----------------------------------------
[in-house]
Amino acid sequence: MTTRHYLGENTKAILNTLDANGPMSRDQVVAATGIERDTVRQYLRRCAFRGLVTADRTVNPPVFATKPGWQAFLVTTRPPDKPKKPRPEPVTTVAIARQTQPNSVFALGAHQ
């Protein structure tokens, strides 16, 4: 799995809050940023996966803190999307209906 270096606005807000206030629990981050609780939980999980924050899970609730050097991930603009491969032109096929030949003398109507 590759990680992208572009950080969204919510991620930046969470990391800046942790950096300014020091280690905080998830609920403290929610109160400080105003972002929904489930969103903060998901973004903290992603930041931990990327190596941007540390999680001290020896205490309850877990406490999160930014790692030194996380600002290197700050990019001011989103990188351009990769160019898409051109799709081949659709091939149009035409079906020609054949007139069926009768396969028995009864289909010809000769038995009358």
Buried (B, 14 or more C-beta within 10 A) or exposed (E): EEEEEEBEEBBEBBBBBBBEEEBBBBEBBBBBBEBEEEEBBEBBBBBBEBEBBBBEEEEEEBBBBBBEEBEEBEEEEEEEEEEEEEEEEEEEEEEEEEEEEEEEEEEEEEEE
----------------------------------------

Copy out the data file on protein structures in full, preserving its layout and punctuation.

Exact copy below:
[in-house]
Amino acid sequence: MTTRHYLGENTKAILNTLDANGPMSRDQVVAATGIERDTVRQYLRRCAFRGLVTADRTVNPPVFATKPGWQAFLVTTRPPDKPKKPRPEPVTTVAIARQTQPNSVFALGAHQ
């Protein structure tokens, strides 16, 4: 799995809050940023996966803190999307209906 270096606005807000206030629990981050609780939980999980924050899970609730050097991930603009491969032109096929030949003398109507 590759990680992208572009950080969204919510991620930046969470990391800046942790950096300014020091280690905080998830609920403290929610109160400080105003972002929904489930969103903060998901973004903290992603930041931990990327190596941007540390999680001290020896205490309850877990406490999160930014790692030194996380600002290197700050990019001011989103990188351009990769160019898409051109799709081949659709091939149009035409079906020609054949007139069926009768396969028995009864289909010809000769038995009358």
Buried (B, 14 or more C-beta within 10 A) or exposed (E): EEEEEEBEEBBEBBBBBBBEEEBBBBEBBBBBBEBEEEEBBEBBBBBBEBEBBBBEEEEEEBBBBBBEEBEEBEEEEEEEEEEEEEEEEEEEEEEEEEEEEEEEEEEEEEEE